Market and economic wrap - Is a global recession around the corner?
Last week global stock markets bounced back, with all major indices ending the week on a positive note. Equities rallied following the release of the Federal Open Market Committee (FOMC) minutes which highlighted the Fed's commitment to bring down multi-decade high inflation. In the US, the NASDAQ and S&P 500 gained 4.6% and 1.9%, respectively. A similar trend was seen across European stocks, with the French CAC and German Dax up 1.7% and 1.6%, while the FTSE 100 gained a softer 0.4% from the previous week's close. On a year-to-date basis, all major equities remain deeply in the red, with the NASDAQ shedding the most in the US and the German Dax recording the most significant loss in European markets.
In the currency markets, the euro fell to a 20-year low against the US dollar amid rising concerns that Russia could cut off gas supplies to the region and drive the Eurozone into a recession. Despite the resignation of Britain's Prime Minister and several other cabinet members, the British pound ended the week slightly stronger as investors remained hopeful that new government officials would foster better growth policies.
Meanwhile, the Japanese yen ended the week 0.7% lower against the dollar as the assassination of the former Prime Minister negatively impacted the currency. Since the start of the year, the Japanese currency has lost more than 15% against the dollar amid diverging monetary policy positions between the Bank of Japan and other major central banks.
The benchmark Brent crude oil price fell for the fourth consecutive week as global recession fears and the resurgence of Covid-19 cases in China and India outweighed concerns over tight oil supply. Oil prices lost 0.1% over the week and are now 11.7% lower over the past four weeks.
Last week the rand weakened to its lowest level against the dollar since September 2020 after a stronger-than-expected jobs report in the US backed expectations that the Federal Reserve (Fed) would maintain its aggressive monetary policy stance. The Rand lost 2.2% against the dollar and also shed a significant 2.4% against the British pound. Concerns also persisted over intense power outages and protests in certain parts of the country over rising fuel costs. Over the past four weeks, the Rand is trading 6% weaker against the major currencies.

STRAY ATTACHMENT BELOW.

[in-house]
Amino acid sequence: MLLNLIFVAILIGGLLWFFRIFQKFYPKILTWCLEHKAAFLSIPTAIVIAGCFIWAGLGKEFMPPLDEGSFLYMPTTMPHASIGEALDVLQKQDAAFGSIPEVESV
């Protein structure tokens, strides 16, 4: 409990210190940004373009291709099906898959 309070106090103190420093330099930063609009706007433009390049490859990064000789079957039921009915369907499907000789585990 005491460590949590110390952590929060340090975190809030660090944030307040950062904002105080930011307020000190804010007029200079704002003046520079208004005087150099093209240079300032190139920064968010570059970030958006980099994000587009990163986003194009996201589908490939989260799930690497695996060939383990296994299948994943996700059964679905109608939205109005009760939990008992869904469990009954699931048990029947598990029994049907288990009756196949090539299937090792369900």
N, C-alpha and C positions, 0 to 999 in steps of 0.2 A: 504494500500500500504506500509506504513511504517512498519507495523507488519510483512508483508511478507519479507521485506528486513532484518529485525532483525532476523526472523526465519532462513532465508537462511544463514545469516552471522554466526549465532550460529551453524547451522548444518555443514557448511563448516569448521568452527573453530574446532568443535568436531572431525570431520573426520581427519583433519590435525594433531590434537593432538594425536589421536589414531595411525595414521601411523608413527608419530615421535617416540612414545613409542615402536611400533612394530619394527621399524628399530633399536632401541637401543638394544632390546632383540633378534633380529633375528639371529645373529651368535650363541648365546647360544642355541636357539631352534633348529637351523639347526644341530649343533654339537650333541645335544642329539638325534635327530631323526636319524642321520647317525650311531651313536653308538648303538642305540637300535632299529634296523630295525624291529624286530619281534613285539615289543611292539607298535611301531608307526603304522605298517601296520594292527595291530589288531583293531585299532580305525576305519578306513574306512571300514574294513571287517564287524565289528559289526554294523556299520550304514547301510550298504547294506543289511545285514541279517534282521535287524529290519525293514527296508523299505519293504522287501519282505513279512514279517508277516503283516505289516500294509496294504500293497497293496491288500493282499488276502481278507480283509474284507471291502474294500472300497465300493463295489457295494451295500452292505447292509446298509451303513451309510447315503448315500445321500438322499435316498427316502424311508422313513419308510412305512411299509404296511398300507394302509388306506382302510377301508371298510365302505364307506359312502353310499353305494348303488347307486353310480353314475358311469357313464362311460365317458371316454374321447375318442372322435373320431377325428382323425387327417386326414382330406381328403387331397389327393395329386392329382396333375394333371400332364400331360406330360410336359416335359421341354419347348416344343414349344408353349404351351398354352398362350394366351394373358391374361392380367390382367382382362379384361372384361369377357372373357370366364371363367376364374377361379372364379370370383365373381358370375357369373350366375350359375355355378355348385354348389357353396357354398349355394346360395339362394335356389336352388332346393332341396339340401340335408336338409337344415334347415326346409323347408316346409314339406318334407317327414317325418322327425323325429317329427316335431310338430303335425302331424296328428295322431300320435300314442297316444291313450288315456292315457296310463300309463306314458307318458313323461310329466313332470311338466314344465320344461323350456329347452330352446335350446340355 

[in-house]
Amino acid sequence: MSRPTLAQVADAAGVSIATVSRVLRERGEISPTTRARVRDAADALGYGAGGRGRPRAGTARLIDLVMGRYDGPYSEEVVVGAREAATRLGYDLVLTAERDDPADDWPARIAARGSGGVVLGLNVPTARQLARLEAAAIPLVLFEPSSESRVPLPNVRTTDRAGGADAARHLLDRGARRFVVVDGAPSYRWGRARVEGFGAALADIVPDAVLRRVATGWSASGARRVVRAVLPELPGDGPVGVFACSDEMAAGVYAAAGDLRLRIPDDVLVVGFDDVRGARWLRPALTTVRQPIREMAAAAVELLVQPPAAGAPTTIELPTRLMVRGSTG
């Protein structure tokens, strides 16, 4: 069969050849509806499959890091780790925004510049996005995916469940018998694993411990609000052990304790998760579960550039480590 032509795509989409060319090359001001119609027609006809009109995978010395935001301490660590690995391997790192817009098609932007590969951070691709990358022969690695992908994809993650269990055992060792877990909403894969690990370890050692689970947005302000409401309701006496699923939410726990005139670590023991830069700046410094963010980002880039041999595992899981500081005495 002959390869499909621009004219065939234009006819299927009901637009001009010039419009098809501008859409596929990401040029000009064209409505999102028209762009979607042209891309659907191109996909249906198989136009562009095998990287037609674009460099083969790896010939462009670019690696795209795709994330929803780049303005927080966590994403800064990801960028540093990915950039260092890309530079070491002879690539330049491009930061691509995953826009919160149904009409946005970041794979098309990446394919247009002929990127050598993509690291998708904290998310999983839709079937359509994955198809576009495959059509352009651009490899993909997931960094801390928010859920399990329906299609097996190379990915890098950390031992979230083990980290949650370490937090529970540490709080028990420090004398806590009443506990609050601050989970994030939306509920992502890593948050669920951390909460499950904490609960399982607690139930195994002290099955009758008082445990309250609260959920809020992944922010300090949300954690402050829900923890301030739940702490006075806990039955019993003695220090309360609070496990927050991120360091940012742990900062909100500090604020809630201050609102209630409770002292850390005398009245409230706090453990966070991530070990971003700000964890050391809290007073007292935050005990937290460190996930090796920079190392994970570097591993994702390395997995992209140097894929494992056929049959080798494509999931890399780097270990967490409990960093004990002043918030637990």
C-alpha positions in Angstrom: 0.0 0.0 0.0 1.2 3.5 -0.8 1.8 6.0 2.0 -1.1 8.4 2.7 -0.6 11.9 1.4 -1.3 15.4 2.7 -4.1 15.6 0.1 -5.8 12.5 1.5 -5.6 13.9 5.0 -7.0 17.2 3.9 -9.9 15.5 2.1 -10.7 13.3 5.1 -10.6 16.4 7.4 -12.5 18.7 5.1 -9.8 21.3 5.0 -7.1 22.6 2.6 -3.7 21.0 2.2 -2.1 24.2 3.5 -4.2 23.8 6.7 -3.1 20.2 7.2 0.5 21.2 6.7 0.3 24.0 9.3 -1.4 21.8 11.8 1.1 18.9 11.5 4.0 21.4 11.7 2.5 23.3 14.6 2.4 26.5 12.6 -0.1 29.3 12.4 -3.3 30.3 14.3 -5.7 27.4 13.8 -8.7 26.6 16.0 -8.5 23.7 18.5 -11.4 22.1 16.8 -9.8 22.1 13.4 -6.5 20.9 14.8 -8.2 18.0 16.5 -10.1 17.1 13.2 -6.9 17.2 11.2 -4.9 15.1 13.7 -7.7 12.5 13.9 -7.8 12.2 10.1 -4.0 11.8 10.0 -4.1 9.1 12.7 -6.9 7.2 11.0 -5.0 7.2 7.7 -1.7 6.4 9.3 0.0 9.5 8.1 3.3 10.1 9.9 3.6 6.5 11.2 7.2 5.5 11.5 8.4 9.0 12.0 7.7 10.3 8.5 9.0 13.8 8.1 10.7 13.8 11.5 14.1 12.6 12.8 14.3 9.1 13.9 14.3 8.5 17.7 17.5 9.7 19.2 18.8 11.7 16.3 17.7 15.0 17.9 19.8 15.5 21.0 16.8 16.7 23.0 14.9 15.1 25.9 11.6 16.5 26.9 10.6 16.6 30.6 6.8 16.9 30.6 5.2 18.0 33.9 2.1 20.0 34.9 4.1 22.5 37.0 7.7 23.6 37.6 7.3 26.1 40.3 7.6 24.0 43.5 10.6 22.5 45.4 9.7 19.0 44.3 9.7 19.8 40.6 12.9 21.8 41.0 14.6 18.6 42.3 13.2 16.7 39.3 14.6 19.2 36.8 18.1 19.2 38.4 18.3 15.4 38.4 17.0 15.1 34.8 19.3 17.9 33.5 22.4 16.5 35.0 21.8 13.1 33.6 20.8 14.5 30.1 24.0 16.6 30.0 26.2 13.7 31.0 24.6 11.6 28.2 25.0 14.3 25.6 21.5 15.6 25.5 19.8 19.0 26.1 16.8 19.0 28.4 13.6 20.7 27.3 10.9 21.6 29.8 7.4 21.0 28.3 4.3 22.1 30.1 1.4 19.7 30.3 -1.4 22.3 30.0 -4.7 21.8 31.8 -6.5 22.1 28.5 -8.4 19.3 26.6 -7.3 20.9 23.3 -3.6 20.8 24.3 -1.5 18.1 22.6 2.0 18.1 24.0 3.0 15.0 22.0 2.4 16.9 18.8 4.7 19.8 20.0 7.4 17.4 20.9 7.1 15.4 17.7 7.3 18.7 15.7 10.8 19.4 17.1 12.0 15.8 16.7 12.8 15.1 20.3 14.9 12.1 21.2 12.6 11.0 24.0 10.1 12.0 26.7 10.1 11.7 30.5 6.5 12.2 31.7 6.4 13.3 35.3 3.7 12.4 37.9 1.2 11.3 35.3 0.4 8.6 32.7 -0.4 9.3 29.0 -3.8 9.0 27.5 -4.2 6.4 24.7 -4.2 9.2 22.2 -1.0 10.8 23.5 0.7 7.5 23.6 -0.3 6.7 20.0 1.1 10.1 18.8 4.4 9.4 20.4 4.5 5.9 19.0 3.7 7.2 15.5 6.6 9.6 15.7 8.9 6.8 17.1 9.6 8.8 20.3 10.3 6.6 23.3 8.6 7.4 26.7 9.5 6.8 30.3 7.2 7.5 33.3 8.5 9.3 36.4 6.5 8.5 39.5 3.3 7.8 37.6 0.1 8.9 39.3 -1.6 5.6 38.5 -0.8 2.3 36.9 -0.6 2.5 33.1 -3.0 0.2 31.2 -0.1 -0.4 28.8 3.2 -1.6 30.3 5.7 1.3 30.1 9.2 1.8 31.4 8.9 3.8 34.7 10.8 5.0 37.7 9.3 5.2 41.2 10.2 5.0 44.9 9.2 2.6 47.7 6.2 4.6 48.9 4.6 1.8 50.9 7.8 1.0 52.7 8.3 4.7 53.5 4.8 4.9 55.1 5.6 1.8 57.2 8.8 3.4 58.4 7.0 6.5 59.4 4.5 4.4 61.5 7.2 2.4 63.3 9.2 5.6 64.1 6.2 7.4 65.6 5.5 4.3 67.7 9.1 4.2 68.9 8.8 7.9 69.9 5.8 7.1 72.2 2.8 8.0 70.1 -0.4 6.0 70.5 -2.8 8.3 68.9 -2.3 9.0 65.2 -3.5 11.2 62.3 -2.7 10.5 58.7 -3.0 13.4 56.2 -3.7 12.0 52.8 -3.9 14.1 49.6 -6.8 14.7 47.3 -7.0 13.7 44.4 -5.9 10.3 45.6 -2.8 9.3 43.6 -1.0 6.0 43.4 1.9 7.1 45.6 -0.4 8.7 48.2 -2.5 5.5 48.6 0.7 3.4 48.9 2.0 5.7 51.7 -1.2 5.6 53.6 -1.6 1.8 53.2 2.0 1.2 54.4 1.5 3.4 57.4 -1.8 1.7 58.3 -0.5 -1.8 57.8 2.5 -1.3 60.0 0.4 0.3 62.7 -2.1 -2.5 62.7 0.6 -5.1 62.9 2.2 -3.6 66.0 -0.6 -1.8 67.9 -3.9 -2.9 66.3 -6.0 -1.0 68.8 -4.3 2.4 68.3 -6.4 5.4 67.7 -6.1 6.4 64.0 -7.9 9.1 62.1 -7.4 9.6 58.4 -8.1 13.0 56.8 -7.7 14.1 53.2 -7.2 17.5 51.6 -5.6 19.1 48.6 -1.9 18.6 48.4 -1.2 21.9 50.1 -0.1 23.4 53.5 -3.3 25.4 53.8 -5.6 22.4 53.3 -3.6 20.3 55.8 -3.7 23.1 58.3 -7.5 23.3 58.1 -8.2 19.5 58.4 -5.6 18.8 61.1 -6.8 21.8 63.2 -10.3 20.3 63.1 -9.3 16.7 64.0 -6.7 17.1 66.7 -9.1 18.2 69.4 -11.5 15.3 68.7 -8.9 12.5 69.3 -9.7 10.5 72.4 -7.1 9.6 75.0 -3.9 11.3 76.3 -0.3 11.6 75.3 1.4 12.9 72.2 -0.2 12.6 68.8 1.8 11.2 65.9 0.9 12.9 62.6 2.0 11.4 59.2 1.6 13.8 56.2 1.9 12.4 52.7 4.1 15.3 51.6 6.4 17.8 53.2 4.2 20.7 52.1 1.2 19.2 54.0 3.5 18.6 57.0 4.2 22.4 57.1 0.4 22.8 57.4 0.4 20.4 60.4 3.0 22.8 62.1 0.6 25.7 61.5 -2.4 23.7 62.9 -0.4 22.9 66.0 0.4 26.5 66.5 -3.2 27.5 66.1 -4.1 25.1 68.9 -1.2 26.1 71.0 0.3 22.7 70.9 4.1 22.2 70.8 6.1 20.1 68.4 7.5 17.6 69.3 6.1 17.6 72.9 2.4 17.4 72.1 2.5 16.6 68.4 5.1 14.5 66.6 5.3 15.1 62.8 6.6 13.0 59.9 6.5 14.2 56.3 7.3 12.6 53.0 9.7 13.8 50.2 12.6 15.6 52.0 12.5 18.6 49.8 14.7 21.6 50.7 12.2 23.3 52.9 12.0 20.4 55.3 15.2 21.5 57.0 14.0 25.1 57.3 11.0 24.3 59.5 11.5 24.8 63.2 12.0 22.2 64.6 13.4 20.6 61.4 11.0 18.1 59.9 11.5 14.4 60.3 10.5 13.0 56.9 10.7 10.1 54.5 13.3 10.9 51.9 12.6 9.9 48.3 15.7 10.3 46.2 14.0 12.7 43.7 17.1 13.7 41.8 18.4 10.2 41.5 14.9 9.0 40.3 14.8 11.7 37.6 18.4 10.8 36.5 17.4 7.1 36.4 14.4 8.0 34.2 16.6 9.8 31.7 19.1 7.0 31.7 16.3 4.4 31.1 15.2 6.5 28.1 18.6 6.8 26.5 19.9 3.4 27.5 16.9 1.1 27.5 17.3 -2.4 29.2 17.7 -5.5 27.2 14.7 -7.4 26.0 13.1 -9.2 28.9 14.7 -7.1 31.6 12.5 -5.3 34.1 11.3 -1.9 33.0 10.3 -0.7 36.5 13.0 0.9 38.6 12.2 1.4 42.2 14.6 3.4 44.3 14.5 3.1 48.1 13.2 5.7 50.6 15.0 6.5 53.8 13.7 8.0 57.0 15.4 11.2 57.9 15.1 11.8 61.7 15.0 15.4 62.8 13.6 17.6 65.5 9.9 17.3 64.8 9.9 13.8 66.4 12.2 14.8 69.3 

In the domestic equity market, the JSE all-share index (ALSI) tracked global equities higher. The ALSI gained a substantial 4.1% over the week, propped up by solid gains in the industrial and basic material stocks. Basic material stocks ended the week 5.8% higher, while industrial stocks gained almost 4% from a week earlier.
Fitch Ratings affirmed its long-term foreign currency rating at BB- with a stable outlook. The rating agency expects the general government debt stock to rise to 75.9% in FY2024/25 and increase further after that. Eskom's debt remains the key risk to the debt trajectory, with Fitch expecting bailouts for Eskom to total R150 billion over the coming years, although it was uncertain about the exact timing.
The National Planning Commission urged that load shedding be ended within two years by constructing 10 000 MW of new generation capacity and 5 000MW of storage capacity. They proposed scrapping the 100MW embedded generation ceiling and providing a temporary exemption from local content requirements for construction and commissioning of new energy projects due within the next 36 months.
We caution investors to stick to their long-term investment plans, even as markets are volatile over the shorter term.
Stay safe and stay healthy. Till next time.